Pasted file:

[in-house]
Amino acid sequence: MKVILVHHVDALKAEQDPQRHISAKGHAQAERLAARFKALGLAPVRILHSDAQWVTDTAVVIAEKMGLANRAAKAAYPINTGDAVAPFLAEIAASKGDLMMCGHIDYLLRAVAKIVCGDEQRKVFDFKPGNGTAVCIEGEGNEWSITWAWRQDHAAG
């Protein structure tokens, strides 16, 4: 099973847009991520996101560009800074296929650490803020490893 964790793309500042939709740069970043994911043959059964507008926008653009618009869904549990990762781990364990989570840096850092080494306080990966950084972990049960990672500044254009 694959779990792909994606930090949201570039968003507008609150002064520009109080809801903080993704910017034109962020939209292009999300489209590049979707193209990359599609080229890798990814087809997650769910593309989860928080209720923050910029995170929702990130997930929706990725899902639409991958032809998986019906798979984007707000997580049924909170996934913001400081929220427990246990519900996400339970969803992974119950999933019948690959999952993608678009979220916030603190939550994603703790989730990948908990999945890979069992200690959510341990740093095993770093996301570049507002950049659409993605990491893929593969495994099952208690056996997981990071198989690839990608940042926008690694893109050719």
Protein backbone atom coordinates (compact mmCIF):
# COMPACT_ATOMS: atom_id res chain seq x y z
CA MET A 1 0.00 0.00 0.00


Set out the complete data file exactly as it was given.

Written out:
[in-house]
Amino acid sequence: MKVILVHHVDALKAEQDPQRHISAKGHAQAERLAARFKALGLAPVRILHSDAQWVTDTAVVIAEKMGLANRAAKAAYPINTGDAVAPFLAEIAASKGDLMMCGHIDYLLRAVAKIVCGDEQRKVFDFKPGNGTAVCIEGEGNEWSITWAWRQDHAAG
């Protein structure tokens, strides 16, 4: 099973847009991520996101560009800074296929650490803020490893 964790793309500042939709740069970043994911043959059964507008926008653009618009869904549990990762781990364990989570840096850092080494306080990966950084972990049960990672500044254009 694959779990792909994606930090949201570039968003507008609150002064520009109080809801903080993704910017034109962020939209292009999300489209590049979707193209990359599609080229890798990814087809997650769910593309989860928080209720923050910029995170929702990130997930929706990725899902639409991958032809998986019906798979984007707000997580049924909170996934913001400081929220427990246990519900996400339970969803992974119950999933019948690959999952993608678009979220916030603190939550994603703790989730990948908990999945890979069992200690959510341990740093095993770093996301570049507002950049659409993605990491893929593969495994099952208690056996997981990071198989690839990608940042926008690694893109050719």
Protein backbone atom coordinates (compact mmCIF):
# COMPACT_ATOMS: atom_id res chain seq x y z
CA MET A 1 0.00 0.00 0.00